Helping students become assessment capable learners with HUE

Helping students become assessment capable learners with HUE

Guest post written by John Dabell.

Assessment is an inescapable and necessary reality of school life. Its primary purpose is to upgrade knowledge, understanding and skills. It is the engine which drives learning and in the right hands, can make a great deal of difference. Assessment can play a key role in creating the culture, attitudes and norms of behaviour that shape the learning process.

Assessment for learning (AfL) involves teachers using evidence about a learner’s knowledge, understanding and skills to inform their teaching. It is commonly referred to as ‘formative assessment’ and occurs during the teaching and learning process. AfL sees understanding as being relative to time and context, not absolute and permanent.

AfL is what Dylan Wiliam calls ‘responsive teaching’ or the ‘the pedagogy of contingency’ whereby teaching is constantly adapting. It is an ongoing formative process of gathering and interpreting evidence to determine where students are in their learning, where they need to go, and how best to get there.

AfL in summary:

• Reflects a view that assessment helps pupils learn better, not just to achieve a better mark or grade.
• Involves formal and informal assessment to inform the next steps and planning of future learning.
• Includes clear aims and objectives for the learning activity.
• Provides ‘active assessment’ feedback that fuels improvement.
• Reflects a belief that everyone can improve.
• Encourages self-assessment and peer assessment.
• Involves teachers, pupils and parents reflecting on evidence.
• Is inclusive of all learners.

How does a HUE HD Pro document camera support AfL?

A HUE HD Pro visualiser is perfect for grabbing real-time formative assessment evidence. It sees and captures what students do and say as it happens. It can help you check on student learning ‘live’, give front-end feedback and make accurate instructional decisions.

Assessment information needs to be available to students during class so that they can adjust their performance in real-time and improve their work. Visualisers allow you to deliver strategic and targeted feedback instantly and can show what a gold standard of works looks like.

Your HUE camera helps you to share specific samples of student work while you model answers, dispel common misconceptions and provide scaffolding to improve performance. This enhances students’ metacognitive abilities because they see the thought processes of their teachers in real-time.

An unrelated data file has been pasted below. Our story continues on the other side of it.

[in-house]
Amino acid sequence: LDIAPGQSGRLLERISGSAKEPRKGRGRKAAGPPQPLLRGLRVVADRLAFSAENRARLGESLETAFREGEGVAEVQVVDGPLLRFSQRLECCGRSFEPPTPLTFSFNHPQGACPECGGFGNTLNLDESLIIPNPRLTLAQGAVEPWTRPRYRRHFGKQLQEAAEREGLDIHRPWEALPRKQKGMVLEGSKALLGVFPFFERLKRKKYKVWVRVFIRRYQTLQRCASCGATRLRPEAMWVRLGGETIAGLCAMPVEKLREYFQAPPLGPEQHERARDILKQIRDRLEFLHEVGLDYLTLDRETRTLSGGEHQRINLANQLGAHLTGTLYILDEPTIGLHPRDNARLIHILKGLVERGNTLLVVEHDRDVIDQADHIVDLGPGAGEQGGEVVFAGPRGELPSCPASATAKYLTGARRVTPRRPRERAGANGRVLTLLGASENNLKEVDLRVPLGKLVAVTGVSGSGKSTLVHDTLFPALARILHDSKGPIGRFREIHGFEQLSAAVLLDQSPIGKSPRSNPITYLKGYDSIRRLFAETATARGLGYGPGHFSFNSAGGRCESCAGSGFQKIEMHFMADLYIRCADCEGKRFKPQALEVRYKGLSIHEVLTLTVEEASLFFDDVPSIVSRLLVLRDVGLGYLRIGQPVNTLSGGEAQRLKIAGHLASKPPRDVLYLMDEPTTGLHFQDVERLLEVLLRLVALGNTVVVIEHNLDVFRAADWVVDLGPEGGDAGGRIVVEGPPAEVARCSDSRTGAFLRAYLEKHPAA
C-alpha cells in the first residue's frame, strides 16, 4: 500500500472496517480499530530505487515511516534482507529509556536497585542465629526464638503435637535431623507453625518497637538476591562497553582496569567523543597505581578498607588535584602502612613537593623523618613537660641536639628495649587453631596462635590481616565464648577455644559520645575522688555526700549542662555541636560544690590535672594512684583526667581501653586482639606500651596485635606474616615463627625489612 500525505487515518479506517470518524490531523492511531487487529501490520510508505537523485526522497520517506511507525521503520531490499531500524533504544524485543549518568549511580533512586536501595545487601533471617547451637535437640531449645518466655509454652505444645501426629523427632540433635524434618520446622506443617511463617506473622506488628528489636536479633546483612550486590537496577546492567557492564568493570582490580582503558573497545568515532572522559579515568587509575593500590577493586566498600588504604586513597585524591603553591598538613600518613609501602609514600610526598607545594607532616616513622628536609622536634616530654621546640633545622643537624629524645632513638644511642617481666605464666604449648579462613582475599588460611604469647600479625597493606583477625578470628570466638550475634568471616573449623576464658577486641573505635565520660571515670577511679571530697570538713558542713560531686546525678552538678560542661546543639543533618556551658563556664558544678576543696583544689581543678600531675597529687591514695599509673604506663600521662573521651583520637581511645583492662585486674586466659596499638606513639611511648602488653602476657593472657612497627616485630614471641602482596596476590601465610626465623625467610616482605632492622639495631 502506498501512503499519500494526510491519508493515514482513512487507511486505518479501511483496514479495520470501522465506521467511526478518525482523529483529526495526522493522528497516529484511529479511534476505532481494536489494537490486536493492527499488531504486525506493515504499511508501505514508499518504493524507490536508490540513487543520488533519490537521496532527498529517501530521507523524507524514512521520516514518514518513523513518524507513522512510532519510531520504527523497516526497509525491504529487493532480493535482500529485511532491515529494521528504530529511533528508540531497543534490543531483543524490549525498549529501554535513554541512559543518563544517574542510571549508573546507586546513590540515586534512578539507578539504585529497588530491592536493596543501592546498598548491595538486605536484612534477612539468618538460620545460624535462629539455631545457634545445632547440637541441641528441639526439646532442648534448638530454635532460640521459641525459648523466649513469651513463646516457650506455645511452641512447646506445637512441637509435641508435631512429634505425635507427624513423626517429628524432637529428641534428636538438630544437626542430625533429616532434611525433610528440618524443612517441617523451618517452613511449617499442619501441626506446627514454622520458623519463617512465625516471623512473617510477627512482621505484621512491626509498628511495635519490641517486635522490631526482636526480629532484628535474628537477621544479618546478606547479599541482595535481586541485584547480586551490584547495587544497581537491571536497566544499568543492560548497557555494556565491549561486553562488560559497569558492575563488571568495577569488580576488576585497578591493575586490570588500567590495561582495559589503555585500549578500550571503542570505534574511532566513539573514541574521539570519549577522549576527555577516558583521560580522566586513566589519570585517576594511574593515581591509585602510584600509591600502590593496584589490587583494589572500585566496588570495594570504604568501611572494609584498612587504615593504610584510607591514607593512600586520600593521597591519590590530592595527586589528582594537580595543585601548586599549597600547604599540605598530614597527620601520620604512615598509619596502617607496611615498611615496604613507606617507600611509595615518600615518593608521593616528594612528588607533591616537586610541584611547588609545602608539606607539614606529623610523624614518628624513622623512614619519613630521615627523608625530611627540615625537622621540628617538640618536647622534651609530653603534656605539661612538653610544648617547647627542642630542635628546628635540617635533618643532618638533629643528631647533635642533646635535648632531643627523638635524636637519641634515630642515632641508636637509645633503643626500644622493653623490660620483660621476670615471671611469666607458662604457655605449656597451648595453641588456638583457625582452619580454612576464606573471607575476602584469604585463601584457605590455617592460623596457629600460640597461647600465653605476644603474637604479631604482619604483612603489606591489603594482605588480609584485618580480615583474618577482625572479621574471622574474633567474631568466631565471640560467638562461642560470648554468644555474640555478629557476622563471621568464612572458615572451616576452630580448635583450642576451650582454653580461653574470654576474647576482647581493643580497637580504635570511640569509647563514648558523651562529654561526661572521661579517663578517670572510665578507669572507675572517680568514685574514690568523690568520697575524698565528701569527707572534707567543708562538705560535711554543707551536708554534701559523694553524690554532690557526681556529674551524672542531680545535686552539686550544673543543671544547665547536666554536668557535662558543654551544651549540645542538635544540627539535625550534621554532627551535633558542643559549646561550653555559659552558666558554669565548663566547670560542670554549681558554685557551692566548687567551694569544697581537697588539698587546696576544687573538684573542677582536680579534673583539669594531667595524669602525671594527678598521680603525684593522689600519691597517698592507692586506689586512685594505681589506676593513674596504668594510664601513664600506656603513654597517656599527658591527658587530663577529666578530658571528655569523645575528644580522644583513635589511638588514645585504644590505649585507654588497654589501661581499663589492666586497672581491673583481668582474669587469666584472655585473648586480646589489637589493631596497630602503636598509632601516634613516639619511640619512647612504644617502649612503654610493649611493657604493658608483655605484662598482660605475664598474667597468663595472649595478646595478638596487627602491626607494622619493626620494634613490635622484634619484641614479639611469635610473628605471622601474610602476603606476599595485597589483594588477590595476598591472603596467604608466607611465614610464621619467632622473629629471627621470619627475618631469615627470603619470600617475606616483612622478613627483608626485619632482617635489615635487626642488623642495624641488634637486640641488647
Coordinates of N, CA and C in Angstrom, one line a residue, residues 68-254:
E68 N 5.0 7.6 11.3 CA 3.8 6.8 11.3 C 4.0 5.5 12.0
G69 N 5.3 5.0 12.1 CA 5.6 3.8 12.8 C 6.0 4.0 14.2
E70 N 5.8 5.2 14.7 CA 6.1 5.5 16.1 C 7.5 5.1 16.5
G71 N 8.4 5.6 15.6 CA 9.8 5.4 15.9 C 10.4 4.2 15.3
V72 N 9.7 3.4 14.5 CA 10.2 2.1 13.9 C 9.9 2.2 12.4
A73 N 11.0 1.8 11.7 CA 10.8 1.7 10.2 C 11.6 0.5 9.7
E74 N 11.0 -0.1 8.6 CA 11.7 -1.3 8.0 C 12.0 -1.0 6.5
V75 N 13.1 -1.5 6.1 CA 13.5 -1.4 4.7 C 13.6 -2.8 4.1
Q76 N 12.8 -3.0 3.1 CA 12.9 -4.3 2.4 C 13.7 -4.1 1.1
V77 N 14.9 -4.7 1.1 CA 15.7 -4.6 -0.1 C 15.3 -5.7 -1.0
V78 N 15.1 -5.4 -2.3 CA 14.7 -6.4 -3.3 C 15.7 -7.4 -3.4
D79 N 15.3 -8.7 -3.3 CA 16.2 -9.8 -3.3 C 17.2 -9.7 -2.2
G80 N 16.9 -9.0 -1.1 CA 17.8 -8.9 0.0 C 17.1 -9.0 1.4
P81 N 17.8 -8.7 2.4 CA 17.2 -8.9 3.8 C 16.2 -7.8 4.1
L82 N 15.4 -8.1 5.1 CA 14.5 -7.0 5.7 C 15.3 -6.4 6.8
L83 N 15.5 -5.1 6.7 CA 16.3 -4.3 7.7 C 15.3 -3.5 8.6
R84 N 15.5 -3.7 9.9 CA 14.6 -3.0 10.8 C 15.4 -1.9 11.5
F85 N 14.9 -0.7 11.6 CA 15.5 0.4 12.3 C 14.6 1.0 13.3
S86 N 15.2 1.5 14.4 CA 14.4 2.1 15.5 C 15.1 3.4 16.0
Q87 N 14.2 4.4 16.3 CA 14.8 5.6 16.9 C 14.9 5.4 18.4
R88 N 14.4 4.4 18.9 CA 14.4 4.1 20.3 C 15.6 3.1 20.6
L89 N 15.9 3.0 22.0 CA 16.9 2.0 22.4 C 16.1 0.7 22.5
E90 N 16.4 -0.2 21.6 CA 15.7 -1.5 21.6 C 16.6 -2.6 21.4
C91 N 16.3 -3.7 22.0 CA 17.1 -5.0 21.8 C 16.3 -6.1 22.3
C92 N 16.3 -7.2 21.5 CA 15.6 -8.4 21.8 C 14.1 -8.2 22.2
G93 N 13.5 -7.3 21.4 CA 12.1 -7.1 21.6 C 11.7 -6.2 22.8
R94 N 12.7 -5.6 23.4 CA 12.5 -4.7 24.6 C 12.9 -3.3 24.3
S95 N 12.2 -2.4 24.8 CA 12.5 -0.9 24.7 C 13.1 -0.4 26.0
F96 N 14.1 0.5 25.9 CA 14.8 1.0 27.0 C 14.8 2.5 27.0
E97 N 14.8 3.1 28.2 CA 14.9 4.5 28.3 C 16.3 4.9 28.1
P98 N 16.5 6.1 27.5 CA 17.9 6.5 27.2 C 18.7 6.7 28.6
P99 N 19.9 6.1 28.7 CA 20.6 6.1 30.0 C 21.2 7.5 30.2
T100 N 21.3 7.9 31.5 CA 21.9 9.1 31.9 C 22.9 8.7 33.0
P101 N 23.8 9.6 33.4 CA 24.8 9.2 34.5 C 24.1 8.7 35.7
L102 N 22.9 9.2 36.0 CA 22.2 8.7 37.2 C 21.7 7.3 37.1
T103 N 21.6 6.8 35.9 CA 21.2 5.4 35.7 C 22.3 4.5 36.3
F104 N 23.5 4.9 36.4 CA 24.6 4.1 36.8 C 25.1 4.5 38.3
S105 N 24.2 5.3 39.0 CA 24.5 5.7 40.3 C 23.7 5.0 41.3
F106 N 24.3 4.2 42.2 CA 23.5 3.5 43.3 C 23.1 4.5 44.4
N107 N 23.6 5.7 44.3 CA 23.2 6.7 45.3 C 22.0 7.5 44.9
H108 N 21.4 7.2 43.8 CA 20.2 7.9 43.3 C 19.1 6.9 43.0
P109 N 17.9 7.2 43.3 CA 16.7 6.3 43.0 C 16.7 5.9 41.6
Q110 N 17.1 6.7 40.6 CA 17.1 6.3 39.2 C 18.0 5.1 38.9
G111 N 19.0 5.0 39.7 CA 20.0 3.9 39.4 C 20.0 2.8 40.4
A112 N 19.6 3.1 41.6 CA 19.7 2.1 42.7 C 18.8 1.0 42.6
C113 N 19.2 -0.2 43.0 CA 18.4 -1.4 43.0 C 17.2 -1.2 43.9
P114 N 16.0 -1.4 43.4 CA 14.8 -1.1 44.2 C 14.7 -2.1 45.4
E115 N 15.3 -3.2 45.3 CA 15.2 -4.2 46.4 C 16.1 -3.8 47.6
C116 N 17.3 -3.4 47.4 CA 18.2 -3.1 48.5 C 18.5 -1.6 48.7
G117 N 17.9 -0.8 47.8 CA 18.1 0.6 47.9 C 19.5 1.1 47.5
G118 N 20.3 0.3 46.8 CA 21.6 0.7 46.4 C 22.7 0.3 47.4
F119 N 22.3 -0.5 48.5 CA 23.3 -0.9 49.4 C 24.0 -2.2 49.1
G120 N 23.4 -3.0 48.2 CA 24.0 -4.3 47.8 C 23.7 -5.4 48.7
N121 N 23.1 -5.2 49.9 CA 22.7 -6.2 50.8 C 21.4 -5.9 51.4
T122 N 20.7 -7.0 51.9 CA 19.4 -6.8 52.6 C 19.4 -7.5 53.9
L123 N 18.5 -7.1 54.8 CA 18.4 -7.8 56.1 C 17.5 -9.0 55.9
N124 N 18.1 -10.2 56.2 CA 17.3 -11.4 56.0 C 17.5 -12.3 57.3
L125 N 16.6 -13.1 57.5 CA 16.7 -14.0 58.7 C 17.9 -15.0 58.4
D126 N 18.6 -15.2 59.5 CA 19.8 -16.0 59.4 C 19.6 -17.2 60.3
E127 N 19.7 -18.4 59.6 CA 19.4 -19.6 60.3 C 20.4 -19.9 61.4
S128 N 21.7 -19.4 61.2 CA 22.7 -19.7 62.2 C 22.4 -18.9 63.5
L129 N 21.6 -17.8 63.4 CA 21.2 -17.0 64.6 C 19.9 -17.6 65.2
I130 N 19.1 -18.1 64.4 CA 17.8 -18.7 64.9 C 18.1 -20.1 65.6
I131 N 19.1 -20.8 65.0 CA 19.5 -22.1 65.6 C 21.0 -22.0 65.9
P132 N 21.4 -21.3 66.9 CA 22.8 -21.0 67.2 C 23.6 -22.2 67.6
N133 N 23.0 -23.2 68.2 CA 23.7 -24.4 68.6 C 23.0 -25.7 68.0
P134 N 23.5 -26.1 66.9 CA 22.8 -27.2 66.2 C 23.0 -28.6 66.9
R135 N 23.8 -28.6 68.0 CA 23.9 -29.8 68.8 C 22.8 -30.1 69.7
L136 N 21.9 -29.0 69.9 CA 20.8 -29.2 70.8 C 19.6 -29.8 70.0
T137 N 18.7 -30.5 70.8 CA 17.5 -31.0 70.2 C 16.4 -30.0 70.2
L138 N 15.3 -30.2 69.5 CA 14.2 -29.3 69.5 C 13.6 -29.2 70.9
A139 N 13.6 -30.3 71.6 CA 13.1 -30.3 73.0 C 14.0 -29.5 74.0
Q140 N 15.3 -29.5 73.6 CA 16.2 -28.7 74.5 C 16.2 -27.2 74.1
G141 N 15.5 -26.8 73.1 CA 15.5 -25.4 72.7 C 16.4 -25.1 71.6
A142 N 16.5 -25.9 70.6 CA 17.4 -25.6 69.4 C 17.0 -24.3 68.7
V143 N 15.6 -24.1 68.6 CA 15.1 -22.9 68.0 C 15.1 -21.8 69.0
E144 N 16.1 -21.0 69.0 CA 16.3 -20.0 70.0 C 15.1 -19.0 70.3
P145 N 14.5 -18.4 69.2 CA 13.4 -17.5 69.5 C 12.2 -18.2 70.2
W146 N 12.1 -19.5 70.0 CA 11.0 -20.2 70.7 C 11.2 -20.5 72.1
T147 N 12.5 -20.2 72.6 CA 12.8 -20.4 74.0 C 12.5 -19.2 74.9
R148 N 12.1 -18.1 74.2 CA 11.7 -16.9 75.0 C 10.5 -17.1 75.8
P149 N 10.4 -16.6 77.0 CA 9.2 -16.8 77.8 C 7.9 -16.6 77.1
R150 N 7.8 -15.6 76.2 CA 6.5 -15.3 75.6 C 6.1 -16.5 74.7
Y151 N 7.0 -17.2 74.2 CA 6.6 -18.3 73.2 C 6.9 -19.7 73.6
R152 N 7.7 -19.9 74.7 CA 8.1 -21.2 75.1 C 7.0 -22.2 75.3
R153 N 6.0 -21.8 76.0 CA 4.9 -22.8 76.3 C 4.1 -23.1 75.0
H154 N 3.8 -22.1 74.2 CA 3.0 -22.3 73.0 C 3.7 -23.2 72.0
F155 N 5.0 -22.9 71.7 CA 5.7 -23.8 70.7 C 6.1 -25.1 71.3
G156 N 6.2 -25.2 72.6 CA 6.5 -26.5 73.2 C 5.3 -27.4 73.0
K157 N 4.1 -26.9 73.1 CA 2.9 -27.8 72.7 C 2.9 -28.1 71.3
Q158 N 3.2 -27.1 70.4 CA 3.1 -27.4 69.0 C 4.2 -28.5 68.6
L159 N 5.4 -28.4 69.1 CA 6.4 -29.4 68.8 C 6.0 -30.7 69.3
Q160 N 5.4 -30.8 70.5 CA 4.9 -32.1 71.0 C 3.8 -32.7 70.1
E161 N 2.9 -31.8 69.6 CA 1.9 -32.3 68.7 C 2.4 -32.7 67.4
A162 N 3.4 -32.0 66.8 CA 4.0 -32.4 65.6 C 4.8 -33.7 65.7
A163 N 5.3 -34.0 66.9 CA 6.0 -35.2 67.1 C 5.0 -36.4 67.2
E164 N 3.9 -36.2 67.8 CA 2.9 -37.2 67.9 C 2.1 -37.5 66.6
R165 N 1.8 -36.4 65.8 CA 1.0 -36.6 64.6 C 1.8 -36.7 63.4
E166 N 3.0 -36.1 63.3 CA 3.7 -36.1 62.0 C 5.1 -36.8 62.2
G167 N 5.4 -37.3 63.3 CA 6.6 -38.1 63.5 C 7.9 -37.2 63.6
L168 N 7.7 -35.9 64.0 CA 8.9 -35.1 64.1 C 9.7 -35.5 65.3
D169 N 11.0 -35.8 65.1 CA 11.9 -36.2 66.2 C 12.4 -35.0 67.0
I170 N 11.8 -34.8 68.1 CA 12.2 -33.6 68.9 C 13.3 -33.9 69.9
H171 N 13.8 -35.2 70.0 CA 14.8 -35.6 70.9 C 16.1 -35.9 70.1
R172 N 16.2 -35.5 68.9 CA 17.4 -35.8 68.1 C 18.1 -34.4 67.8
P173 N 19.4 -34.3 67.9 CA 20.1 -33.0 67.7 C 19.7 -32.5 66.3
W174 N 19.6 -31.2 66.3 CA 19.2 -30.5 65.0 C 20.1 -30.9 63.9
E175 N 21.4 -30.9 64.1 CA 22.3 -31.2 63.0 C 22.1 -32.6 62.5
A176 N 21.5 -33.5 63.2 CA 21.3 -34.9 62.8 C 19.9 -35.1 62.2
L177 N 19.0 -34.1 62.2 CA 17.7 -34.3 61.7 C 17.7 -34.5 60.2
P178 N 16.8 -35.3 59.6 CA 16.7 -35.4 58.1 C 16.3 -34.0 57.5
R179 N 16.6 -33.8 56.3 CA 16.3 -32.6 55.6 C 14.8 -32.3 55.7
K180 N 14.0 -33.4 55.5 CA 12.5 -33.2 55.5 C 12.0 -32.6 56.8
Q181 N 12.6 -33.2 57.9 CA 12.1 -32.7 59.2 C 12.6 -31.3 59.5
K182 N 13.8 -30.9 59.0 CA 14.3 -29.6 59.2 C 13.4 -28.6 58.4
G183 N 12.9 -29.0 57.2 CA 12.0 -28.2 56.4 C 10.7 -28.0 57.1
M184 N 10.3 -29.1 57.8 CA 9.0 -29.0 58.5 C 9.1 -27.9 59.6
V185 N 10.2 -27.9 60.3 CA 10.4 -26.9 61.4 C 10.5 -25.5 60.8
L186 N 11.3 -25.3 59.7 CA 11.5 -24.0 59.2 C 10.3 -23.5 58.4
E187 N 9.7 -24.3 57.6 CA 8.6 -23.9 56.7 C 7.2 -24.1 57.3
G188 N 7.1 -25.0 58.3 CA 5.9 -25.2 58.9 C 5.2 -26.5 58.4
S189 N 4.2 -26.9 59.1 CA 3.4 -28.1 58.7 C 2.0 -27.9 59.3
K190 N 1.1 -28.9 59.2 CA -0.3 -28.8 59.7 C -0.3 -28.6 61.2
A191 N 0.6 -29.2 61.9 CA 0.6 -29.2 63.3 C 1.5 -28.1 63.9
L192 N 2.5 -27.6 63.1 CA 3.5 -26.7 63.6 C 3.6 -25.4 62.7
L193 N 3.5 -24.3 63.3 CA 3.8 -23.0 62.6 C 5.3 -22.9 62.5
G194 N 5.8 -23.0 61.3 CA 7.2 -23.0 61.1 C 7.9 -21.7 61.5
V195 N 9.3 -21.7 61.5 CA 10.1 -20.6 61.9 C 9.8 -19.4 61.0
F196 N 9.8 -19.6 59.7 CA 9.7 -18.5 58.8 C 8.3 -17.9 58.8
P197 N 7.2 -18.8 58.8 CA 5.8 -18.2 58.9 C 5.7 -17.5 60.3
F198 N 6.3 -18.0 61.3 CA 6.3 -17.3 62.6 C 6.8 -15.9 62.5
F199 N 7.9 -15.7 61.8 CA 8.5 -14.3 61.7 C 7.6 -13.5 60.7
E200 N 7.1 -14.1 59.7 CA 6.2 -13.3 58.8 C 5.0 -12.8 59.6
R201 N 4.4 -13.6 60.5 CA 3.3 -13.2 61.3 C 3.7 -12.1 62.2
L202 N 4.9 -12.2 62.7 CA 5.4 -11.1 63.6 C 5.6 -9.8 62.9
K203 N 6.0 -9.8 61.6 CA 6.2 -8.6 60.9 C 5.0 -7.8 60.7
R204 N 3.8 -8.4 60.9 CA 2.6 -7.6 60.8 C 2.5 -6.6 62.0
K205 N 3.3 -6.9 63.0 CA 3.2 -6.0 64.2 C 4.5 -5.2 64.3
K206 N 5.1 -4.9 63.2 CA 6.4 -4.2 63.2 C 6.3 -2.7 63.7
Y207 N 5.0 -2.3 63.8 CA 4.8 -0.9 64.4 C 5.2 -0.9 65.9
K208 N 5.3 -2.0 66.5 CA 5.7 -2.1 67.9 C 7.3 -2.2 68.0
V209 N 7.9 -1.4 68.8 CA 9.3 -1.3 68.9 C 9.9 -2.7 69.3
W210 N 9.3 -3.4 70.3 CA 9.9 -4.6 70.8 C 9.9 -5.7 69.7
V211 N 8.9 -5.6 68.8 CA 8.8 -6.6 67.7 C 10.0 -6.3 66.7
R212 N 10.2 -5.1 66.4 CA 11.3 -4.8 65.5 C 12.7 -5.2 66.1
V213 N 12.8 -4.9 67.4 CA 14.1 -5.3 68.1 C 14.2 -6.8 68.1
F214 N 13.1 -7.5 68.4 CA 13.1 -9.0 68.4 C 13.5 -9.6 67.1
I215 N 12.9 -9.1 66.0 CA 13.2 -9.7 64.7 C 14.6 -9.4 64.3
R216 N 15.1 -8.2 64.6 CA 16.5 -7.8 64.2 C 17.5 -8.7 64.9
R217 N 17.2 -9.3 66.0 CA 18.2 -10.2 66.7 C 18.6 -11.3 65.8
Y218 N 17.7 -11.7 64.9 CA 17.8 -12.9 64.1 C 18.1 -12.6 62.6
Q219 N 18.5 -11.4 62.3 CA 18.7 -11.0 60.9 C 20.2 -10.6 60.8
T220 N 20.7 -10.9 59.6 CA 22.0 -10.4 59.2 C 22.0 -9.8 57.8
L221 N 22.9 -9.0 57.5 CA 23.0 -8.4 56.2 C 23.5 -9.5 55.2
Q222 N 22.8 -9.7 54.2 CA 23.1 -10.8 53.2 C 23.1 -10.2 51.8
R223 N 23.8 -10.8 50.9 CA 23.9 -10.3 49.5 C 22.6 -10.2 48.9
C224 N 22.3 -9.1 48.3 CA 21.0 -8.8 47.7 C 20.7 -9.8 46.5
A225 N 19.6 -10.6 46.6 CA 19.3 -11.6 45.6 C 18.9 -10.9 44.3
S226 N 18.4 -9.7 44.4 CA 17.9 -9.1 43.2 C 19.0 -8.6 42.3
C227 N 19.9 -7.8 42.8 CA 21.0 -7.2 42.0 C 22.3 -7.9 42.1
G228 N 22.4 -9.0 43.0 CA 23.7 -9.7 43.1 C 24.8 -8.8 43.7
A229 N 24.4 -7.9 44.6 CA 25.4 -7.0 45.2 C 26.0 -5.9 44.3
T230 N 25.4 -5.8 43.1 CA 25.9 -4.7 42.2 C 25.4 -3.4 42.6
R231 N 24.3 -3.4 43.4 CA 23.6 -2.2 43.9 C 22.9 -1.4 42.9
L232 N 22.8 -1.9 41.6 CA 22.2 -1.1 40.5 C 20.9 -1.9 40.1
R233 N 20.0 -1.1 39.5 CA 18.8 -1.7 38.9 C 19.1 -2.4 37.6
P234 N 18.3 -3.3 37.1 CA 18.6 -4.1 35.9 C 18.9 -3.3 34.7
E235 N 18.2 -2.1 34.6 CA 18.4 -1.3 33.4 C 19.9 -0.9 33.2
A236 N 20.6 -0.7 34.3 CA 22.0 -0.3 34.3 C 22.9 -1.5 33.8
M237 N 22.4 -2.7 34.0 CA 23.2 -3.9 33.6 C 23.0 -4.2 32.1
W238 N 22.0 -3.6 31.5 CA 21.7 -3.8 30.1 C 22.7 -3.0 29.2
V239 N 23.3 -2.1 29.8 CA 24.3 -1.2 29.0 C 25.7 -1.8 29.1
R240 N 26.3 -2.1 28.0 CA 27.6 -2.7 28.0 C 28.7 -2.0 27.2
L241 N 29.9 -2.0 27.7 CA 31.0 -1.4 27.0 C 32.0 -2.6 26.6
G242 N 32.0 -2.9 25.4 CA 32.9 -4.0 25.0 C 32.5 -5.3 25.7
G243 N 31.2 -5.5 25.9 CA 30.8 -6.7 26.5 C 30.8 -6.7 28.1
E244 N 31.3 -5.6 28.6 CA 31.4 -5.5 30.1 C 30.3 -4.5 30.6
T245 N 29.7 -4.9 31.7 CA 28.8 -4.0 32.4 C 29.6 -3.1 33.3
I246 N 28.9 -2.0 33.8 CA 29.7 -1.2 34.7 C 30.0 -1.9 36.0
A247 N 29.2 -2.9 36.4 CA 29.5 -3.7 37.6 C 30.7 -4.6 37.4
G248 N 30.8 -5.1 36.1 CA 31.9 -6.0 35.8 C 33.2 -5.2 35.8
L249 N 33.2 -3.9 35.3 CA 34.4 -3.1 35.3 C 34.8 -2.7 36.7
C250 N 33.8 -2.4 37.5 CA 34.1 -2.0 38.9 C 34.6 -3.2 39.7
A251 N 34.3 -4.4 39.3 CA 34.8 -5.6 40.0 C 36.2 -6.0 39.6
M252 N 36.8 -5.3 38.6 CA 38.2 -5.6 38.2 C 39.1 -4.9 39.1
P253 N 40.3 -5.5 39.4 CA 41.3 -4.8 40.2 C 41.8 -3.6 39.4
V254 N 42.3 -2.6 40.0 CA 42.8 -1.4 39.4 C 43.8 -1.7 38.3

Giving purposeful verbal feedback is one of the key recommendations in the Education Endowment Foundation 2021 report ‘Teacher Feedback to Improve Pupil Learning’.

5 ways to use your HUE camera for AfL:

  1. Gradual reveal. Conceal information in a piece of work and reveal it gradually as you discuss the topic together. This allows you to assess the level of sophistication of your students.
  2. Highlight and annotate. Focus on part of a poem, diagram or maths problem and ask students for their input and ideas.
  3. Show and don’t tell. Display a piece of un-named work and ask the class to suggest how it could be improved.
  4. Compare student work. Display a piece of work that you have created containing deliberate mistakes and ask students to compare it to their own.
  5. Live marking. Mark a piece of student work and provide a commentary as you go.

Active Assessment

The word ‘assessment’ can conjure up images of tests, exams, grades and levels but formative assessment is a million miles away from this. Formative assessment enhances learning during the learning process. It involves teachers, pupils and parents reflecting on evidence and encourages both self and peer assessment helping pupils to learn better, rather than to just achieve a better mark or grade.

Using a visualiser as an AfL tool means that you can explain to students where they are, where they need to be and how to get there. This is the hallmark of effective feedback because it directs a student’s actions toward achieving a specific goal. Feedback is given straight-away, enabling responsive teaching with live and accurate differentiation/stretch/support.

You can also share excellent work with the class which generates a culture whereby students want to celebrate each other’s work and challenge each other to get their work seen. The strategy of learning from people who have achieved success is called ‘vicarious experience’ and, when handled sensitively, can boost student motivation and confidence.

Using a visualiser in class and at home can help students become assessment-capable learners because they understand what they are supposed to learn, monitor their own progress, set goals, and reflect on their learning.

For remote students, the beauty of having a visualiser at home means they can annotate a passage or solve a maths problem and share it with you as if they were in the same room. This gives you a window into their thinking and provides lots of really valuable opportunities for real-time feedback.
All students benefit from rich, high-quality feedback that helps them to understand how they are doing, and how they can improve. Your HUE camera supports the integration of teaching, learning and assessment because it lets students instantly share, explain and give/receive feedback on any piece of work.

Post written by John Dabell. John trained as a primary school teacher 25 years ago, starting his career in London and then teaching in a range of schools in the Midlands. In between teaching jobs, he has worked as an Ofsted inspector, national in-service provider, project manager, writer and editor. You can follow him on Twitter @John_Dabell.

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